The Senate approved a short-term funding bill for the federal government late Wednesday night, averting a potential shutdown at the end of the week while pushing the next funding deadline into early 2024. Initially passed by the House on Tuesday, the bill now goes to the White House, where President Joe Biden is expected to sign it before a midnight deadline Friday.
The bill passed easily in an 87-11 vote, with 10 Republicans and one Democrat voting against it. The lone Democrat holdout, Sen. Michael Bennet of Colorado, said he opposed the bill because it failed to include aid for Ukraine.
As we told you earlier this week, the stopgap bill creates two new deadlines early next year, with some departments receiving funding until January 19 and others until February 2 – effectively creating two new shutdown threats. The bill is also “clean,” meaning it includes no amendments addressing divisive issues such as foreign aid and makes no cuts in spending, and instead extends current spending levels into early 2024.
Although conservatives in the House pushed to include funding cuts and policy provisions in the bill, the fact that the bill avoided those issues was a crucial factor in winning bipartisan support in both chambers of Congress.
Senate Majority Leader Chuck Schumer applauded lawmakers’ willingness to work together and leave aside controversial issues that threatened to derail the effort. “Because of bipartisan cooperation, we are keeping the government open without any poison pills or harmful cuts to vital programs — a great outcome for the American people,” he said. “If the speaker is willing to work with Democrats and resist the siren song of the hard right in the House,” he added, “then we can avoid shutdowns in the future and finish the work of funding the government.”
The clock is ticking: The stopgap bill removes the immediate threat of a shutdown and provides the promise of an unusually quiet holiday break for Congress, but it also kicks the funding can down a road that is both short and bumpy. While early January may seem reasonably far away, the holiday pileup at the end of the year means there are precious few legislative days left before the new deadlines arrive, leaving little time to deal with a whole host of serious issues.
Perhaps the most pressing issue will be avoiding a partial shutdown in mid-January, and another in early February. Lawmakers will have to either reach their goal of passing full-year funding bills through both the House and Senate or come up with another stopgap bill – with the latter option already being discounted by House Speaker Mike Johnson. Either path offers a whole host of potential obstacles, and even if the House can manage to pass all 12 of its annual spending bills in the coming weeks, they will likely run into opposition in the Senate, requiring long and difficult negotiations to hammer into acceptable form.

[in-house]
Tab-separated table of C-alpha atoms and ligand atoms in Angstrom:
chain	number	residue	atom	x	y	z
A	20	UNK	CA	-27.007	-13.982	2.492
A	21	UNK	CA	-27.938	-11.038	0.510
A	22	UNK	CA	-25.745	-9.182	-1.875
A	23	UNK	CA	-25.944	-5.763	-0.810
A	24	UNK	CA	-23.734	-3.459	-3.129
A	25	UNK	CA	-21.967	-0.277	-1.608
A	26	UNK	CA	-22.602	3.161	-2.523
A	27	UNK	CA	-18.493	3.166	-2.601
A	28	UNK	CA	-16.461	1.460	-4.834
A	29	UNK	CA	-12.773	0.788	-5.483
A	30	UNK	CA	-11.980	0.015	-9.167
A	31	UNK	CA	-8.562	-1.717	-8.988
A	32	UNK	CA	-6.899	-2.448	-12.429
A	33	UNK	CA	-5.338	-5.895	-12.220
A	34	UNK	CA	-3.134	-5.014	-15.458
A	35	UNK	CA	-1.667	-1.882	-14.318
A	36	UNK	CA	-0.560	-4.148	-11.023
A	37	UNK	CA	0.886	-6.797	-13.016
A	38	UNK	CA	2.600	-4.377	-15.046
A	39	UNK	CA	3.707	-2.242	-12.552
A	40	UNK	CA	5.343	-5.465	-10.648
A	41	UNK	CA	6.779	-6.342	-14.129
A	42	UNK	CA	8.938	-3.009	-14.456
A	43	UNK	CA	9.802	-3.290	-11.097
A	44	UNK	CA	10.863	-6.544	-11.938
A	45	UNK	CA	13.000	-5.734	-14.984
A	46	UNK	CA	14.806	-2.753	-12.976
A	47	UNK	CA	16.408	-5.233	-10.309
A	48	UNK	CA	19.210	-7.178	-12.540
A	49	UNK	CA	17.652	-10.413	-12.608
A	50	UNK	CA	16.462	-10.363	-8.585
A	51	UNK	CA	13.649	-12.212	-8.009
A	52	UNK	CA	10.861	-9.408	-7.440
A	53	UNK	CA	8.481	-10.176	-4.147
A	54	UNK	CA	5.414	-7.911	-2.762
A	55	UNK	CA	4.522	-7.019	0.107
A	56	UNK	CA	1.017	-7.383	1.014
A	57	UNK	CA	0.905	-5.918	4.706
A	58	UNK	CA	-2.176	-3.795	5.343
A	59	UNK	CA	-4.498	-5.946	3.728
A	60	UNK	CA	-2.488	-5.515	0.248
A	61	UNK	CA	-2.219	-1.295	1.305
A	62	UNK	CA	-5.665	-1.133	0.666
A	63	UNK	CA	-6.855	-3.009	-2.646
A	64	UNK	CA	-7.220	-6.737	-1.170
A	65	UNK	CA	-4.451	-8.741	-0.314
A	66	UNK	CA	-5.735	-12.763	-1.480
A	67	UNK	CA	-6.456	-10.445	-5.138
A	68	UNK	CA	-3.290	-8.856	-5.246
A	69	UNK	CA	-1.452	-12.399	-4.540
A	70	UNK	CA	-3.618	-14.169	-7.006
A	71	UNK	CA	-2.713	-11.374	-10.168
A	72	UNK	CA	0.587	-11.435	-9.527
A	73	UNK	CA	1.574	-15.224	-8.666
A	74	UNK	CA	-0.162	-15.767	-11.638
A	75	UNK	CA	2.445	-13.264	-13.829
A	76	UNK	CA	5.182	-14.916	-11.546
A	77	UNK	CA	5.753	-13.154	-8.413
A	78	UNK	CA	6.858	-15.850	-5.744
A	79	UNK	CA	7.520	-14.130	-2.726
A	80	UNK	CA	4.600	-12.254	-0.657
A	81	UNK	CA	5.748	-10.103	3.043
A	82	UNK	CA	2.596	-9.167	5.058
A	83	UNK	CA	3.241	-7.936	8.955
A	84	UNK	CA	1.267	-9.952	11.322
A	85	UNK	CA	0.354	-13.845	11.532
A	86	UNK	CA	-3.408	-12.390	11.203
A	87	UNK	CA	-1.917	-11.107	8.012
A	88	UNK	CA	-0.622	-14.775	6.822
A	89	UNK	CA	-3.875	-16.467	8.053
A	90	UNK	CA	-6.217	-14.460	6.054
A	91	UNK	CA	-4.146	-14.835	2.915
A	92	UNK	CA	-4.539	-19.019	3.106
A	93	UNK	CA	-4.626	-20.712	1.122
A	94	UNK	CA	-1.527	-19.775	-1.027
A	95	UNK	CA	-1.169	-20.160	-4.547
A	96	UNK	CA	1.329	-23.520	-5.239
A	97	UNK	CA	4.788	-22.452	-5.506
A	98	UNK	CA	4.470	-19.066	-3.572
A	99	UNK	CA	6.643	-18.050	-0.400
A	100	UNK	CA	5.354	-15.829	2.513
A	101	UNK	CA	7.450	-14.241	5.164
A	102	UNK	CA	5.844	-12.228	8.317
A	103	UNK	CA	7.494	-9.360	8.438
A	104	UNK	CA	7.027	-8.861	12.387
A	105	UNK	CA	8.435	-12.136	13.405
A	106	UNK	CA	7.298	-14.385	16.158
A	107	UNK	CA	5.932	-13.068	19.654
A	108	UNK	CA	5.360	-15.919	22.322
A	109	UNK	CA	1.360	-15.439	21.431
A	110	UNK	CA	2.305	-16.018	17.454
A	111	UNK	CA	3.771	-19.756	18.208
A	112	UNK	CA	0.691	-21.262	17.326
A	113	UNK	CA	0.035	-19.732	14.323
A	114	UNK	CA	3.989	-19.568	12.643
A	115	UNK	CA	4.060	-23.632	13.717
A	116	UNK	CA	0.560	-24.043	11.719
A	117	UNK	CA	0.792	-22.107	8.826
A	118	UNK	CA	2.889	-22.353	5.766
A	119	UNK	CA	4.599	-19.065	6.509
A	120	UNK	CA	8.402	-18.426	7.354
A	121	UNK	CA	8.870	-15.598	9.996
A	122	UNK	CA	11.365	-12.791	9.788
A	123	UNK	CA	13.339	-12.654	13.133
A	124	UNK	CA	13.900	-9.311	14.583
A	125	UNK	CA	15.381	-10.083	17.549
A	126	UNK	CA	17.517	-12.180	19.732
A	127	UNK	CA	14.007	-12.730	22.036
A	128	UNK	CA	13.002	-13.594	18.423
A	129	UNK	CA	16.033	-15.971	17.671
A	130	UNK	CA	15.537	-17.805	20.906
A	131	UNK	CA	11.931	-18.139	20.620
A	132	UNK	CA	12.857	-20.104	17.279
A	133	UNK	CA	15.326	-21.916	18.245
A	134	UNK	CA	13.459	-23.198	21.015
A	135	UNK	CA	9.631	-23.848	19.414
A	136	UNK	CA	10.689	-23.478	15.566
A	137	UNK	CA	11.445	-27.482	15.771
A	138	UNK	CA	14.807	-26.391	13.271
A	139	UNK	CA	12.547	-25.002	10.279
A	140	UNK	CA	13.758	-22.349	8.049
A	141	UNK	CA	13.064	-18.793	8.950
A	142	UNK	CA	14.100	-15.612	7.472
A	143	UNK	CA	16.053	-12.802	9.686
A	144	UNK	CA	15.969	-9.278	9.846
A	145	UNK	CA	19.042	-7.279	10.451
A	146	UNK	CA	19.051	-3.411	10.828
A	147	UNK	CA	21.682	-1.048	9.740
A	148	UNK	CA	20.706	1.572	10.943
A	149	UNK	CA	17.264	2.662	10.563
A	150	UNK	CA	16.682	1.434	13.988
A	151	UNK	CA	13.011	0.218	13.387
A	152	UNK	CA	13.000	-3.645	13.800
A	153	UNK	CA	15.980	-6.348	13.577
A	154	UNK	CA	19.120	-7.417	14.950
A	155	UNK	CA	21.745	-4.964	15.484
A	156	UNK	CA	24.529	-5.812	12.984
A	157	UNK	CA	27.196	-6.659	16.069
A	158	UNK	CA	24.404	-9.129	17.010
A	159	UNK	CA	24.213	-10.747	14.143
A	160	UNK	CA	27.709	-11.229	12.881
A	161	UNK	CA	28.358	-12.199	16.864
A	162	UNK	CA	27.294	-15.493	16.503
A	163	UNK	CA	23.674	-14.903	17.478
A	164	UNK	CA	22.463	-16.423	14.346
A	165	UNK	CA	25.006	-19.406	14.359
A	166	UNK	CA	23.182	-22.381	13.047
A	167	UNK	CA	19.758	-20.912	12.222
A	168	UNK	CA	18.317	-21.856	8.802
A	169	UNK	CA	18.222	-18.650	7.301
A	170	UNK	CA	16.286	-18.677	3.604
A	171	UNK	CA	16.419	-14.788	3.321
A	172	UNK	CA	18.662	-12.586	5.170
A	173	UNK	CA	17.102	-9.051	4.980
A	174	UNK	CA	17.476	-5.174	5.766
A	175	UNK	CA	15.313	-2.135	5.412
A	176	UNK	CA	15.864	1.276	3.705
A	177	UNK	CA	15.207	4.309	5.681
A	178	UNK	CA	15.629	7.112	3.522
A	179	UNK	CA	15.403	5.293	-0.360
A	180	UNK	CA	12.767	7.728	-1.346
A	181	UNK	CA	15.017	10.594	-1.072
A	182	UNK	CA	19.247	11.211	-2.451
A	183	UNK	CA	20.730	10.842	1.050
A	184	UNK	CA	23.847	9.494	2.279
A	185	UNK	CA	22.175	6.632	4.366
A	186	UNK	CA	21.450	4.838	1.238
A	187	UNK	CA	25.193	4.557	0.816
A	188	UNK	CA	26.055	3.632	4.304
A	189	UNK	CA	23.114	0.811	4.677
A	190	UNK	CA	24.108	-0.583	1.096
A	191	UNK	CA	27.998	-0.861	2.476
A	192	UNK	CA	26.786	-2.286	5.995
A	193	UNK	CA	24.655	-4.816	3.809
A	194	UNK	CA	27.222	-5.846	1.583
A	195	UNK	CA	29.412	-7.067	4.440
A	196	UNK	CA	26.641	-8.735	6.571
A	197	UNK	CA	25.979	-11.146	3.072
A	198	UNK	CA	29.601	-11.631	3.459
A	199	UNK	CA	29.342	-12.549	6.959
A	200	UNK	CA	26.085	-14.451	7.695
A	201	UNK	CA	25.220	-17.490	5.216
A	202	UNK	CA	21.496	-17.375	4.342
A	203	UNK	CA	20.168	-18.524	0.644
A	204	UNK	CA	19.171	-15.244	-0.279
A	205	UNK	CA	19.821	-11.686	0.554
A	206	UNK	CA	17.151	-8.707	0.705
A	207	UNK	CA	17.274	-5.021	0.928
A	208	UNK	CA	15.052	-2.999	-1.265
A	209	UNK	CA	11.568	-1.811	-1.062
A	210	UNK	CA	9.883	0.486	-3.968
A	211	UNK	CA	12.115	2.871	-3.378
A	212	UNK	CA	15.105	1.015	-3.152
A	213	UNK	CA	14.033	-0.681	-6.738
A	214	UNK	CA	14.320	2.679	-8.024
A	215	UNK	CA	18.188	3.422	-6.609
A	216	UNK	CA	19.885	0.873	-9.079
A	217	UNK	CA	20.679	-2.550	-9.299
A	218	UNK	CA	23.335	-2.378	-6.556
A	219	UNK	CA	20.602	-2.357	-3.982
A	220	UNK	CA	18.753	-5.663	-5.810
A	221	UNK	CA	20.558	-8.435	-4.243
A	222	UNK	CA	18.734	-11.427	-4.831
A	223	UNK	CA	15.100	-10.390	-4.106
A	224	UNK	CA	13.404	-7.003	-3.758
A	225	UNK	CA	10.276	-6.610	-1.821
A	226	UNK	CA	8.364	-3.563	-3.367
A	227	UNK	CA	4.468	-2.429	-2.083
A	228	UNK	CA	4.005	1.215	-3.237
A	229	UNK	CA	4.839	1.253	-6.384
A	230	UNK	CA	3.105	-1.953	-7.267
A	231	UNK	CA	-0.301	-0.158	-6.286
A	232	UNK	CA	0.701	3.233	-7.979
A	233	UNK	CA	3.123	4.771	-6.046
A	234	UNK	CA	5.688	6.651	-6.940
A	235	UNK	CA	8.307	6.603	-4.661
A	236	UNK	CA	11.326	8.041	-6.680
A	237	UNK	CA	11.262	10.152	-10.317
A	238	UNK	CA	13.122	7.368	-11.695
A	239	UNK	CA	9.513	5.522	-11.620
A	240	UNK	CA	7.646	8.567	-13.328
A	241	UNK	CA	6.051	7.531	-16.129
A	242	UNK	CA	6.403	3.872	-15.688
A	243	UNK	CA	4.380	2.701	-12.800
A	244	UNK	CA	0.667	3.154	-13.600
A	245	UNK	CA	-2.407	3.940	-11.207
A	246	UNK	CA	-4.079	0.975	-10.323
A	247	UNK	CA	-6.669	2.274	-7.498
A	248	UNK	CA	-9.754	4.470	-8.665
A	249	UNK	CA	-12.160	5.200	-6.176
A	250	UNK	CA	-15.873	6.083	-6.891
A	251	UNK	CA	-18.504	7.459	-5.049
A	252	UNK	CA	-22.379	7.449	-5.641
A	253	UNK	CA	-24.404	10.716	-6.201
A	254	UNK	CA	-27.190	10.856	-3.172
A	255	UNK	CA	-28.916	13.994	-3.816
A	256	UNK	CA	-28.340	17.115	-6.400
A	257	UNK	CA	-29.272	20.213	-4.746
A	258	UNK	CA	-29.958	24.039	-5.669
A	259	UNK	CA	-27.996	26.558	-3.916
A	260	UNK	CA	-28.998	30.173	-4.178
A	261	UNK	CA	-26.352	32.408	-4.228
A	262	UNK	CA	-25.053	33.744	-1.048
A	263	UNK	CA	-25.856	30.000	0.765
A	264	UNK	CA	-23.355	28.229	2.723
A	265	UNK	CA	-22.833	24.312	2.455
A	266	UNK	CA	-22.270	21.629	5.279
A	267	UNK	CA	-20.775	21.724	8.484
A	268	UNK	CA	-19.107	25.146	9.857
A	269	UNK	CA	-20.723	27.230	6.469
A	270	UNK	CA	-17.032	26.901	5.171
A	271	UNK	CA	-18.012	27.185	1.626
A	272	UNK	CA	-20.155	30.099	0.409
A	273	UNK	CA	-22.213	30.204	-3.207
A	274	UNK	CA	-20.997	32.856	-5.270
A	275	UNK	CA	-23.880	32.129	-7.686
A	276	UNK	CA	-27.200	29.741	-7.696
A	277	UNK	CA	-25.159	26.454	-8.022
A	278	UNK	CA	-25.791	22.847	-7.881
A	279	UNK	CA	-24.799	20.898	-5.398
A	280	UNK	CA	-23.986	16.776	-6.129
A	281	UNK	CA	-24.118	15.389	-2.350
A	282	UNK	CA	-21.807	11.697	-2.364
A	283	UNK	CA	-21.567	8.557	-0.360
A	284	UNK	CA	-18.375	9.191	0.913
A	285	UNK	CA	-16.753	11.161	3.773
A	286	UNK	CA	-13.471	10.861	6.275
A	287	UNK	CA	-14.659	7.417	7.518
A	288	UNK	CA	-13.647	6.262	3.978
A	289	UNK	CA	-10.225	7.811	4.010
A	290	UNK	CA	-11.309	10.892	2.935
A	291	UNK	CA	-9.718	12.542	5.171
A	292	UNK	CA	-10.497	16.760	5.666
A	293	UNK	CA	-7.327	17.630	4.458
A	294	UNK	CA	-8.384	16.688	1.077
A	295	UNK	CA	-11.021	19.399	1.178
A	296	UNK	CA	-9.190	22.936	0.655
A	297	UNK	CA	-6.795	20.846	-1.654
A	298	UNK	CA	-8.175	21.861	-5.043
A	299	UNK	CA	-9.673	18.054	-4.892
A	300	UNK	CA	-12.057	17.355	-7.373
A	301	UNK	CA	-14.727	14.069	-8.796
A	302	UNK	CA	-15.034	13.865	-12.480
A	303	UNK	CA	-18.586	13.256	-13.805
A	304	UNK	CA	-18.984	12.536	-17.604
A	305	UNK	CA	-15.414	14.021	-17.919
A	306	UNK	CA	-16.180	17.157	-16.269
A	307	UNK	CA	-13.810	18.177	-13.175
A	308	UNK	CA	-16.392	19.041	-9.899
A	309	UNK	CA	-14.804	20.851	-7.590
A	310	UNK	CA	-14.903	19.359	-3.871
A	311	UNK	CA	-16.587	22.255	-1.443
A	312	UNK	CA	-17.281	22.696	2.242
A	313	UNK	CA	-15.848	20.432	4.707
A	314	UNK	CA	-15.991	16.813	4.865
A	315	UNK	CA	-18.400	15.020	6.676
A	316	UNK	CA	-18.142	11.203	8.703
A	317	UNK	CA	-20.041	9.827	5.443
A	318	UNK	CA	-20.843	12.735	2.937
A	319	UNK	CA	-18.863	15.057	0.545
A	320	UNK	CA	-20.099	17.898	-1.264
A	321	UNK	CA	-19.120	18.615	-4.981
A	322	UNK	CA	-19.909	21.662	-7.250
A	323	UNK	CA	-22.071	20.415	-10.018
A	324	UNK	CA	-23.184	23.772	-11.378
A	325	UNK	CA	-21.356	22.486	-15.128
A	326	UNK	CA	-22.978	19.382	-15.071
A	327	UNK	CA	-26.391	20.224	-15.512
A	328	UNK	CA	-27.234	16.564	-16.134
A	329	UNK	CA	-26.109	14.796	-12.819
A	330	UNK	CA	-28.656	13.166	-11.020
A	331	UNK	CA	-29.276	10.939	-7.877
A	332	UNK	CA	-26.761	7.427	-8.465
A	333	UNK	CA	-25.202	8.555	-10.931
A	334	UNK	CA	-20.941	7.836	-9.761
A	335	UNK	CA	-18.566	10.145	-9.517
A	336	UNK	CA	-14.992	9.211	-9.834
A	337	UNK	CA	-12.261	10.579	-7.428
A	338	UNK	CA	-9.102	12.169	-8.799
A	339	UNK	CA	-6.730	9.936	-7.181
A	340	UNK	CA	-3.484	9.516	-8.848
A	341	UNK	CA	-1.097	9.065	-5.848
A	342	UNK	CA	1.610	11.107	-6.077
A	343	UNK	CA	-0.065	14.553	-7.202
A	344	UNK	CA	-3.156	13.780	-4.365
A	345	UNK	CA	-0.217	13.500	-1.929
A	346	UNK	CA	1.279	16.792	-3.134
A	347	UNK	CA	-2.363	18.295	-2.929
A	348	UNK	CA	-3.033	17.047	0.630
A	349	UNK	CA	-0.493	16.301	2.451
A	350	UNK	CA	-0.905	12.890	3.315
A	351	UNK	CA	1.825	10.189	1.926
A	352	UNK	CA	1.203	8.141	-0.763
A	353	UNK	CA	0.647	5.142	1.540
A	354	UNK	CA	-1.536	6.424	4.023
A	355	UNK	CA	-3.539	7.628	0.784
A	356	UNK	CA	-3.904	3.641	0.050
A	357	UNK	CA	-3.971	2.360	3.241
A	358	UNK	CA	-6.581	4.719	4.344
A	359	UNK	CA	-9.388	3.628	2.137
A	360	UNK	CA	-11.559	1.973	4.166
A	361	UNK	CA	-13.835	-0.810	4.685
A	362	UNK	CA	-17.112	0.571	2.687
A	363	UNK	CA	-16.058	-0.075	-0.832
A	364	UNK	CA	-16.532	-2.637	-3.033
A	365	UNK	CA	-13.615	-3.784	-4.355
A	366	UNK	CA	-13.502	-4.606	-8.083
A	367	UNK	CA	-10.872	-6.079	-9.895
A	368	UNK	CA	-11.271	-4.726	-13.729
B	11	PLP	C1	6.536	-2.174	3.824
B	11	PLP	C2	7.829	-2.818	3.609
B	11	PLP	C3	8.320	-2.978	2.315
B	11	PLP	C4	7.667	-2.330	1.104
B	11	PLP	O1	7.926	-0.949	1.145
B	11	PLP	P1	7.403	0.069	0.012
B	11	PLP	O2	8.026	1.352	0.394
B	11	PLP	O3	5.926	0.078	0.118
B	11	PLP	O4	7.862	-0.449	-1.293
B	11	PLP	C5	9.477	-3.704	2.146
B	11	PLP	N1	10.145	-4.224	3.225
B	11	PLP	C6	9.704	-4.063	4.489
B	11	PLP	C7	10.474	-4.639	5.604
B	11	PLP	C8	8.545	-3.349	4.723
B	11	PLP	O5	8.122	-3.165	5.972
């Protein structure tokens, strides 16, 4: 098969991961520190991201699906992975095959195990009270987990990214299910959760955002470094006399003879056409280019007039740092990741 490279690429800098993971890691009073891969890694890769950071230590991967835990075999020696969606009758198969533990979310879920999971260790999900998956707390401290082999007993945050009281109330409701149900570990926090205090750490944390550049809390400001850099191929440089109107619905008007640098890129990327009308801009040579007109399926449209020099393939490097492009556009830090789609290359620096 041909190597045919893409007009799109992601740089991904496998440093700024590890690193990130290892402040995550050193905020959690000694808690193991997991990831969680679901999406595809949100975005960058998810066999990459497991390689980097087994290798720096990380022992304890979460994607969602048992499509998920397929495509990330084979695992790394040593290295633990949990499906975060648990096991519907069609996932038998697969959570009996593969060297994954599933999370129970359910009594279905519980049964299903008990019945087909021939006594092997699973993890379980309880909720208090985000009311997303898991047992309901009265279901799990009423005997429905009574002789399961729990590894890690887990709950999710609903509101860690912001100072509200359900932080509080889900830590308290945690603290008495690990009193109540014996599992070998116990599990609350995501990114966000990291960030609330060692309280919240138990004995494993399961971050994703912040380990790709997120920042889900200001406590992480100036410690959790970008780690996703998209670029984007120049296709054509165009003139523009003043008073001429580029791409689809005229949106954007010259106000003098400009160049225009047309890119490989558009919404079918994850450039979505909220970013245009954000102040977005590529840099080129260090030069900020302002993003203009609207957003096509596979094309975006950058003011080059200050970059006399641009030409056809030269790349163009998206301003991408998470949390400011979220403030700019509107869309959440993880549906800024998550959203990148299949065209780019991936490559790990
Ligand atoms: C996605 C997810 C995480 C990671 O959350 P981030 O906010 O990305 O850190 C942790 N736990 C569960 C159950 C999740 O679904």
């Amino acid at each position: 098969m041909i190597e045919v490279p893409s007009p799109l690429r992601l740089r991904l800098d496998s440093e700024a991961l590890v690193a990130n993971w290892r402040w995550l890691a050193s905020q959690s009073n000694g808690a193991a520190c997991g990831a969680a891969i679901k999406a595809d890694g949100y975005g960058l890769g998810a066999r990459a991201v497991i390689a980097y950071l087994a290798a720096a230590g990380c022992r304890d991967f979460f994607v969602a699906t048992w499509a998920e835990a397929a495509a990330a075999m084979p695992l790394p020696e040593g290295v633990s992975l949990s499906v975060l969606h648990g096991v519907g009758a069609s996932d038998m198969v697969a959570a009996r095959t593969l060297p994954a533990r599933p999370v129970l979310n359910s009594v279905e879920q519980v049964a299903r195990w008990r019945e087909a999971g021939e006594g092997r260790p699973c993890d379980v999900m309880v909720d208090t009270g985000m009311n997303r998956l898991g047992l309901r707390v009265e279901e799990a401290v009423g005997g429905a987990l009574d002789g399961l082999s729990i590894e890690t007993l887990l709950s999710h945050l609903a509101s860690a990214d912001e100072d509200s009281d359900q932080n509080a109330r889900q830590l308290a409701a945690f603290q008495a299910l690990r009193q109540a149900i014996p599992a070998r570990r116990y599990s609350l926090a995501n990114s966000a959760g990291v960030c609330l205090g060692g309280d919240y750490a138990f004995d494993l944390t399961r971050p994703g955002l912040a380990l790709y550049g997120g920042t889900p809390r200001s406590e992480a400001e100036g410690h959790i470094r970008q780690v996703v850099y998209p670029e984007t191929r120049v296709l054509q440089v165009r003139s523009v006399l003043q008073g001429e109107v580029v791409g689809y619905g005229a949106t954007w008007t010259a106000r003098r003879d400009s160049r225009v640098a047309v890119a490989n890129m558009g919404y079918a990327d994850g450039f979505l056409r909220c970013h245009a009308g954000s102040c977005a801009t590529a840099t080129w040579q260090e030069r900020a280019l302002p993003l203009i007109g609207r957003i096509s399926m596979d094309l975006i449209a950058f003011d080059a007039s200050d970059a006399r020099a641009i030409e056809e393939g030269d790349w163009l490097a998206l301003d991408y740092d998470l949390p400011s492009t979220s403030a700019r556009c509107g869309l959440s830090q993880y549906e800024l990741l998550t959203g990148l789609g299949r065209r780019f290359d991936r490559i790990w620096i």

Meanwhile, lawmakers must deal with legislation addressing aid for Ukraine, Israel and Taiwan, as well as funding requests for disaster relief, child-care providers and border enhancements – all of which will be difficult to resolve on their own, and even more so if they become entangled in legislative horse- trading.
Divisions may be growing: While conservatives in the House gave Johnson leeway to successfully negotiate a bipartisan deal that avoided a government shutdown, they again revolted after seeing the result. In the last two weeks, Republicans have been unable to pass multiple spending bills due to internal disputes over spending levels and policy provisions, with the hardliners saying they are no longer willing to play along with demands for compromise – hardly a promising development ahead of the new deadlines.
“We’ve had enough,” Rep. Scott Perry of Pennsylvania, the chairman of the far-right Freedom Caucus, said after helping to derail a funding bill on Wednesday. “We want to see good, righteous policy, but we’re not going to be part of the failure theater anymore.”
On the House floor Wednesday, Rep. Chip Roy of Texas, a member of the House Freedom Caucus, excoriated his fellow Republicans for their failure to win conservative victories and called on them to pass bills that slash spending and reduce the size of government, among other objectives. “When are we going to do what we said we would do?" he said.
At the same time, more moderate Republicans in the House are pushing back against conservatives’ calls for potentially divisive spending cuts. Rep. Nick LaLota of New York, a member of the centrist Problem Solvers Caucus, voted against a bill this week in protest of what he saw as excessive reductions in spending. “My ‘no’ vote on the underlying rule was a message to my party’s leadership to stop wasting members’ time with doomed bills and start concocting more reasonable ones which can pass the House,” he told The Hill.
The bottom line: Lawmakers successfully postponed a shutdown threat with this week’s bipartisan funding bill, but growing rifts within the GOP-controlled House – and serious disagreements throughout Congress about difficult issues like aid to Ukraine and border policy – may make it difficult to repeat that performance in early 2024.